We live in exciting times: The new Nissan Altima is replacing its big 3.5-liter V6 for a 2.5-liter four, and it’s making up the difference not just with a turbo but also with a 2.0-liter variable compression engine.
This is tech we’re starting to see proliferate across the auto industry. First we saw very, very high compression from Mazda, then we got variable compression from Infiniti.
Now the tech is trickling down to ordinary Nissans by the look of things.
Here’s how Nissan explains it:
Replacing the previous-generation Altima’s 3.5-liter V6 engine is the company’s world’s first production-ready variable compression turbo inline 4-cylinder. The engine delivers near V6-level performance with 4-cylinder fuel economy. Standard on all 2019 Altima grade levels is a new 2.5-liter DOHC inline 4-cylinder direct-injection engine. More than just the gains in horsepower and torque, the new engine offers improvements in noise, vibration and harshness, along with enhanced fuel economy and cleaner emissions.
Hm. That doesn’t really explain variable compression. Luckily for us, Nissan spent quite a bit more time explaining how this engine works when it first showed it off for the Infiniti QX50 crossover thing:
The ingenuity of VC-T engine technology lies in its ability to transform itself and seamlessly raise or lower the height the pistons reach. As a consequence, the displacement of the engine changes and the compression ratio can vary anywhere between 8:1 (for high performance) and 14:1 (for high efficiency). The sophisticated engine control logic automatically applies the optimum ratio, depending on what the driving situation demands.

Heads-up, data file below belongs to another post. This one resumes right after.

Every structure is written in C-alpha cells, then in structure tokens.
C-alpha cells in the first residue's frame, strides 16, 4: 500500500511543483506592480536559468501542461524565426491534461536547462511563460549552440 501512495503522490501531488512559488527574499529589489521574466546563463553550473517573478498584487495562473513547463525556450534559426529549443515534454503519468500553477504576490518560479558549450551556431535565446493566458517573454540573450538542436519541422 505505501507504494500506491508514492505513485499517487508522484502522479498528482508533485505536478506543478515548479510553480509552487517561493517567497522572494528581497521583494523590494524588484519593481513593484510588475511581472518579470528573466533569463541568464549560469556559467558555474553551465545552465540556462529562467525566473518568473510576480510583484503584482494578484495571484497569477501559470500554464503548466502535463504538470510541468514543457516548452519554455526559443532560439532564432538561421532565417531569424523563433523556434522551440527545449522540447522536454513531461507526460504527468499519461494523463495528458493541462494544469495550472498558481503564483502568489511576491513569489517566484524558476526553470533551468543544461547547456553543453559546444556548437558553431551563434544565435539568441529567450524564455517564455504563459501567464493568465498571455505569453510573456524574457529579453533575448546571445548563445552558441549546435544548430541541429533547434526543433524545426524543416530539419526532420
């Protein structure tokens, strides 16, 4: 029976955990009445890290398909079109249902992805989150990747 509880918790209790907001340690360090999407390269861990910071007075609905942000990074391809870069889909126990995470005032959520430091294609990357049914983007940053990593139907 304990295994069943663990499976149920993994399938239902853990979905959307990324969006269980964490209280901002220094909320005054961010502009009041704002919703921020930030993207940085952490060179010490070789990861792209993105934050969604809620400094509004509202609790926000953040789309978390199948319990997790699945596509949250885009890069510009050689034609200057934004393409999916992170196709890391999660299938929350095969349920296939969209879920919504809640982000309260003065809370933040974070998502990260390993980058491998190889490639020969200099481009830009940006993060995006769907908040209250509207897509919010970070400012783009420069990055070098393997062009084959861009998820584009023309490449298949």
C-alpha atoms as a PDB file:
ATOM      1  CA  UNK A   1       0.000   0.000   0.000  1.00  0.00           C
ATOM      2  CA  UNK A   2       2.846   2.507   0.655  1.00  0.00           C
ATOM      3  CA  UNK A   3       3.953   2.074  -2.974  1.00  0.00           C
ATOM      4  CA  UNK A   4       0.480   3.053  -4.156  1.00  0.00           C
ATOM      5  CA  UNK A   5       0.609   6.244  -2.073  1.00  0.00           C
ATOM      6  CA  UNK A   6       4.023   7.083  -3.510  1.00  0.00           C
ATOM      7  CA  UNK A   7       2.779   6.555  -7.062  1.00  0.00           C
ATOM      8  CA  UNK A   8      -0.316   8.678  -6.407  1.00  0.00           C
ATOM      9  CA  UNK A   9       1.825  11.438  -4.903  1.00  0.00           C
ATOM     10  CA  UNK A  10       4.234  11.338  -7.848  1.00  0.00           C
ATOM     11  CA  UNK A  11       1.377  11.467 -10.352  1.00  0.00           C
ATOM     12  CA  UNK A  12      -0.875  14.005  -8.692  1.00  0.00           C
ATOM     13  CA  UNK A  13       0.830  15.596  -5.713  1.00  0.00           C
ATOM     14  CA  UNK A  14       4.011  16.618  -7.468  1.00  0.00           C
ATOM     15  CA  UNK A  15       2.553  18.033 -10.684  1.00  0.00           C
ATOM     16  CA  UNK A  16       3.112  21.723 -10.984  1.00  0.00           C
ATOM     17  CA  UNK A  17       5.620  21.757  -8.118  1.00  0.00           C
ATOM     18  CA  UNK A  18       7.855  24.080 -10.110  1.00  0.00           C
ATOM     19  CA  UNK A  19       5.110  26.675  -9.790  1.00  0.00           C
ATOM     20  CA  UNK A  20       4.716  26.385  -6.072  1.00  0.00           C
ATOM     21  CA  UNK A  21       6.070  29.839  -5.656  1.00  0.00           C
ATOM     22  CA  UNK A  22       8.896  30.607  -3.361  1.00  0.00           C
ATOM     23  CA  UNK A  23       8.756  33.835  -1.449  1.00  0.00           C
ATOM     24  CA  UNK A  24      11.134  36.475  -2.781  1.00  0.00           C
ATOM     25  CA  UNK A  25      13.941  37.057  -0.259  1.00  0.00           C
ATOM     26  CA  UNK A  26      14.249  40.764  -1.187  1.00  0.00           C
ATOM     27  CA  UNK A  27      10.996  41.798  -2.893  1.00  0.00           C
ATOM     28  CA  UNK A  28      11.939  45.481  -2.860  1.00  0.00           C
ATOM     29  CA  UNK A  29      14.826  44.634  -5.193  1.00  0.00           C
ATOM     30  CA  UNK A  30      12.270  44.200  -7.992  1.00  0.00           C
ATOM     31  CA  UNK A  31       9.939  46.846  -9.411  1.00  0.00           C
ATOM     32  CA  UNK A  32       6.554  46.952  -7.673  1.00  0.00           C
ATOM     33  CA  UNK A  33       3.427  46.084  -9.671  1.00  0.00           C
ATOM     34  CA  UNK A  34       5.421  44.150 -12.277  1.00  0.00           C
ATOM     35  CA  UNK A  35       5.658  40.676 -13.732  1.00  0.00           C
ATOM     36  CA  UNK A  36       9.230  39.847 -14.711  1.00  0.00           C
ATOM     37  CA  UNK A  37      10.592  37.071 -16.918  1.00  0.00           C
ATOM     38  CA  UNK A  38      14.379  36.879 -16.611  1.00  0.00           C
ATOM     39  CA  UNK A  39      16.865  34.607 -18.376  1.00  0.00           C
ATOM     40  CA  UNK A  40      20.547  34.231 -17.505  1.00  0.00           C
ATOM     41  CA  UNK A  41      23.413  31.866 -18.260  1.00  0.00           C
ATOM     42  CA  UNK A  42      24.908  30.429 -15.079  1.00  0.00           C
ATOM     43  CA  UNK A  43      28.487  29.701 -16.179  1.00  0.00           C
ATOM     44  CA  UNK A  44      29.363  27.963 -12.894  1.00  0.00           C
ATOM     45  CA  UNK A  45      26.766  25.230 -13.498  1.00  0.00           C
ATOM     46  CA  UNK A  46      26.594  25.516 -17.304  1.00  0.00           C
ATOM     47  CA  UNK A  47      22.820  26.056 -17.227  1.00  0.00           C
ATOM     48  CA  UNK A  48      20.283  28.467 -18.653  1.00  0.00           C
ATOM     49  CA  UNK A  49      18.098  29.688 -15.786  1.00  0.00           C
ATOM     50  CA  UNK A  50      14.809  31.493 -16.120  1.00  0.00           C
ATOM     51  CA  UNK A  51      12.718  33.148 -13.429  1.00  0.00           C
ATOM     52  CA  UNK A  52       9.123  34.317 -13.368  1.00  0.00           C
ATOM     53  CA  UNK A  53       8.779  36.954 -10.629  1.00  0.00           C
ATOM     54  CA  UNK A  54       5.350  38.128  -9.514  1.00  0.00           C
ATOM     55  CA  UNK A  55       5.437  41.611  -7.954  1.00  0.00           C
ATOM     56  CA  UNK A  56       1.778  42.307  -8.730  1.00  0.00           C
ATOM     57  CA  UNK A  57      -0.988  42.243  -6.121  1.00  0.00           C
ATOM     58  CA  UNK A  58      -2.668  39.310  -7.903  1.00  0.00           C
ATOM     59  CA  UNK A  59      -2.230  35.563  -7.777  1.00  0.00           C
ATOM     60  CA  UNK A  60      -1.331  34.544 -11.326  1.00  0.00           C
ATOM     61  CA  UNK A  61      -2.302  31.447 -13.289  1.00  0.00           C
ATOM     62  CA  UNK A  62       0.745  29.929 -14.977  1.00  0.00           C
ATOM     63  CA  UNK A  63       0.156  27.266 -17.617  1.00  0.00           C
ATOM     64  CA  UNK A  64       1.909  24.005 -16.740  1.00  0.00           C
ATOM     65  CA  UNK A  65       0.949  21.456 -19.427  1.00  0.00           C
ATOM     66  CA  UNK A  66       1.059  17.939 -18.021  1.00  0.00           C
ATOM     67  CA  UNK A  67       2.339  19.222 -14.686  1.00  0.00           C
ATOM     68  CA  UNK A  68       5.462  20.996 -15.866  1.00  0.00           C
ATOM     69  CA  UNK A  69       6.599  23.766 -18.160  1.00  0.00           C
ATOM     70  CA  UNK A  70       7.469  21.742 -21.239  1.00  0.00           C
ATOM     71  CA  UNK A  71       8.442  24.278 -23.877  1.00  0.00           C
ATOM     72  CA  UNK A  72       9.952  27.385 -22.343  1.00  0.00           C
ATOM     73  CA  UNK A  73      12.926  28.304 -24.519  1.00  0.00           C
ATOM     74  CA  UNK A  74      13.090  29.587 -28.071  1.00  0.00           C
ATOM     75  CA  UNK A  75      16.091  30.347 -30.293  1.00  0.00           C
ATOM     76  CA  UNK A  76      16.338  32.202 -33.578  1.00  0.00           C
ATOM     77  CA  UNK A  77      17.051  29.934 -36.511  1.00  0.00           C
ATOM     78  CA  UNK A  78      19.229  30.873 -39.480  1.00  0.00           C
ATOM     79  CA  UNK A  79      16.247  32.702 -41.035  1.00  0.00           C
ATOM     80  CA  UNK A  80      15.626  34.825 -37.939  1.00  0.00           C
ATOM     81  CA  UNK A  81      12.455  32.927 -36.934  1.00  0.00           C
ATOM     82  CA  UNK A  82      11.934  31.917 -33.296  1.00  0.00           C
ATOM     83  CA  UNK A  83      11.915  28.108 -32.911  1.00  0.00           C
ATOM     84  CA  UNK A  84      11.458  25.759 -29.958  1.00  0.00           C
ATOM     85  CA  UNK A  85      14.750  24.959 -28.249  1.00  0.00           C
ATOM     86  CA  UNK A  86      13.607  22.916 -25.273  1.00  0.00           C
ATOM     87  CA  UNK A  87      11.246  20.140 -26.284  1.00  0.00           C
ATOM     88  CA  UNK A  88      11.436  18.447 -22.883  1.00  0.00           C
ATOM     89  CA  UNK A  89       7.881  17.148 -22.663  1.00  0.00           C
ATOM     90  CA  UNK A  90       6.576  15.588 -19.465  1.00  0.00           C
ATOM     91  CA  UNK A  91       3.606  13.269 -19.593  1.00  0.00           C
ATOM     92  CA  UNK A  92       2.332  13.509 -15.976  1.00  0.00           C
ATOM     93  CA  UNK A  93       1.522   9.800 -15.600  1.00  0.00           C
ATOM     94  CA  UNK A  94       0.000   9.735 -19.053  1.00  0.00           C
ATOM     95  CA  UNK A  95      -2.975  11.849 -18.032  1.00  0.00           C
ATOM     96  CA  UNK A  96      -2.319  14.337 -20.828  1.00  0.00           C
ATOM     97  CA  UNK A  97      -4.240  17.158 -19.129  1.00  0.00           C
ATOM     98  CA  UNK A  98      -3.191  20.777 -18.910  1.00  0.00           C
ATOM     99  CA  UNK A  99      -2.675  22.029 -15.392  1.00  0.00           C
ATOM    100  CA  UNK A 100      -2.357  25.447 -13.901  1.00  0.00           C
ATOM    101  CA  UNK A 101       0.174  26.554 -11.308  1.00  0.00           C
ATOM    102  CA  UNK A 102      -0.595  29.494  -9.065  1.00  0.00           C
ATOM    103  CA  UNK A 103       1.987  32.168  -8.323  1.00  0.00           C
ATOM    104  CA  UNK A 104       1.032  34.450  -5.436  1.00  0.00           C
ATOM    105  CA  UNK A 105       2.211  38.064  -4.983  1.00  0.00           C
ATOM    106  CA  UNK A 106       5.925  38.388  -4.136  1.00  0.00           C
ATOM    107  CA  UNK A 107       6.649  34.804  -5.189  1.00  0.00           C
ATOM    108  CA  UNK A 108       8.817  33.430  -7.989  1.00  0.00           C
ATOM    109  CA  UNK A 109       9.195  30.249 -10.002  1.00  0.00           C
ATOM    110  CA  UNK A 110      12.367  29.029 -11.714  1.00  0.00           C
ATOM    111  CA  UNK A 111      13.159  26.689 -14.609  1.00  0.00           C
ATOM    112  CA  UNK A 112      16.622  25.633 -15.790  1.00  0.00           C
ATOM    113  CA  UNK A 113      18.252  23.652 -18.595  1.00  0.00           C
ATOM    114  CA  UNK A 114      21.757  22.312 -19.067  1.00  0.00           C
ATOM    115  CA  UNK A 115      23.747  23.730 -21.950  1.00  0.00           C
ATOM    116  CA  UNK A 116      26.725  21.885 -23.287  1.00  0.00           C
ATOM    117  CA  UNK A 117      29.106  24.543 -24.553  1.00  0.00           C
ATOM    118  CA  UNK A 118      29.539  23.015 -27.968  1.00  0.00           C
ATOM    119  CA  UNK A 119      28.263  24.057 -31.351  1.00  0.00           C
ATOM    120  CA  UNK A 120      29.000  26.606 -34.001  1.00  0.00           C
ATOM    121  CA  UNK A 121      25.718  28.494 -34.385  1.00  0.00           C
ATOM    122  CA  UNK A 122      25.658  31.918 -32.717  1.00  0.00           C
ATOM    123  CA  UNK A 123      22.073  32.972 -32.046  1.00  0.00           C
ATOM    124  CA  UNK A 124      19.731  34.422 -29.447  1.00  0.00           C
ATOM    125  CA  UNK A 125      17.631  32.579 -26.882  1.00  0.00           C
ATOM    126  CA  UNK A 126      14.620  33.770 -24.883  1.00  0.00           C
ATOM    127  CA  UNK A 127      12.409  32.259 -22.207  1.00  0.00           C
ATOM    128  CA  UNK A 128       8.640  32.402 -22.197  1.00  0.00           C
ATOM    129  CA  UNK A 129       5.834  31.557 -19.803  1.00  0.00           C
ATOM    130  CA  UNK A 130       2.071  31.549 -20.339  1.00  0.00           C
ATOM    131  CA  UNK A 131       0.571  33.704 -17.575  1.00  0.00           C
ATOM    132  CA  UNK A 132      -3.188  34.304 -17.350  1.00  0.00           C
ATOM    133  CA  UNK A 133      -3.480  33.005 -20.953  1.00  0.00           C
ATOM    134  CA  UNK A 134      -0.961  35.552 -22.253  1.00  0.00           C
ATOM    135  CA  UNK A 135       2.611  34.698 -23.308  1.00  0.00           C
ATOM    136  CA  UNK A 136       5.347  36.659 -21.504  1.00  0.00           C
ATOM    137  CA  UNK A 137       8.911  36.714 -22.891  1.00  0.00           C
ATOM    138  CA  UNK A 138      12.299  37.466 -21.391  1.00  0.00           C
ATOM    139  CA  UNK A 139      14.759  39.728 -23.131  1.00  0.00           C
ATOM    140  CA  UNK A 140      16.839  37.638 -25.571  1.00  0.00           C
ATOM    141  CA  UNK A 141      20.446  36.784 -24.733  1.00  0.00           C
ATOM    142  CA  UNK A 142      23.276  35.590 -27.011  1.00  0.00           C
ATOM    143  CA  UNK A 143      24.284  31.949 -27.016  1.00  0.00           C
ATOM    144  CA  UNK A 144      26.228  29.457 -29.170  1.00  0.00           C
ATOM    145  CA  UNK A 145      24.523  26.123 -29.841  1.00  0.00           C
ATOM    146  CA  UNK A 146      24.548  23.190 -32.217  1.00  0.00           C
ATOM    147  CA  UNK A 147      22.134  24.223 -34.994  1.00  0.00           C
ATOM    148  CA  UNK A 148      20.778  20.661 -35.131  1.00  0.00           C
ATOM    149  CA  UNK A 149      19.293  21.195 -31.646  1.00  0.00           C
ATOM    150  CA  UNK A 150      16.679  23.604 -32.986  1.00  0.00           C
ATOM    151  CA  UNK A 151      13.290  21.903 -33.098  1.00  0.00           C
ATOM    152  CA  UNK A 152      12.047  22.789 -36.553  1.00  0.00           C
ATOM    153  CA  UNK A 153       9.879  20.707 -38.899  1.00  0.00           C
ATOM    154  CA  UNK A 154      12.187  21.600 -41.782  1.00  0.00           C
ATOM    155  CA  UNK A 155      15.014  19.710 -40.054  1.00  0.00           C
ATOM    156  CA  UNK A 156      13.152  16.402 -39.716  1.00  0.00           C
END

That’s better. It’s going to be extremely interesting to see how this tech works not just in a press release or in a luxury car, but in a completely ordinary commuter like this Nissan Altima. Remember, “downsized” engines like this have been huge disappointments in the past.
It does, however, make a big and important addition: all-wheel drive. Via Automotive News:
The addition of all-wheel drive may be the new car’s most startling change. The move pits the Altima harder against Ford’s all-wheel-drive Fusion sedan while also separating itself from the Camry and Accord. The feature additionally challenges Nissan’s smaller Japanese rival, Subaru, which has turned all-wheel drive into a brand cornerstone.
The Altima uses the all-wheel-drive technology of the Rogue crossover, the nameplate that has overtaken the Altima as Nissan’s best-selling product.
Can it fight Subaru and steal some sales from the Camry and Accord with these goodies? We’ll see.
Update: This post has been updated to clarify the 2.0-liter engine is the one with variable compression, and to add that the car is getting AWD.